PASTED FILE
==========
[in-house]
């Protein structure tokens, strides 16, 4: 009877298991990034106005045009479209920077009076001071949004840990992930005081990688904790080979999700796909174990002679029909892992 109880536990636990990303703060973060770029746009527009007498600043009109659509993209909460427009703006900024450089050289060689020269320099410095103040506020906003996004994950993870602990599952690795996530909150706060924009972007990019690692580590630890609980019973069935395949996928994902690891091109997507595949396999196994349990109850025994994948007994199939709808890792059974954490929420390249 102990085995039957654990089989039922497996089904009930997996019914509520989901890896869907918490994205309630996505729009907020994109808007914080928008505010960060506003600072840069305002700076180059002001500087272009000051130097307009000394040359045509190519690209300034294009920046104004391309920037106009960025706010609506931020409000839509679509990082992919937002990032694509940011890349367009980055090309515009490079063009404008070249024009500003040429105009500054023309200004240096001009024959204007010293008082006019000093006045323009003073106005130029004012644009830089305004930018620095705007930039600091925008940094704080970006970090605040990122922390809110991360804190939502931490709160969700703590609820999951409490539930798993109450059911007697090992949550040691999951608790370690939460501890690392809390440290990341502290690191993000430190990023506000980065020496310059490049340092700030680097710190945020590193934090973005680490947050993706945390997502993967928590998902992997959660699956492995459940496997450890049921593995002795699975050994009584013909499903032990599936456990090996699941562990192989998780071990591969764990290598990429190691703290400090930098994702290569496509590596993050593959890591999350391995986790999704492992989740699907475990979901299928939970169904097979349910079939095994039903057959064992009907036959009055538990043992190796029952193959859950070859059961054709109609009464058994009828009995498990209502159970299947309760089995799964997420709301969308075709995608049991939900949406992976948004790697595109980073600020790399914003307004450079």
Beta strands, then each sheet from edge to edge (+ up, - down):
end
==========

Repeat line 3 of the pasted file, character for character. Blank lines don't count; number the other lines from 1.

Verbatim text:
Beta strands, then each sheet from edge to edge (+ up, - down):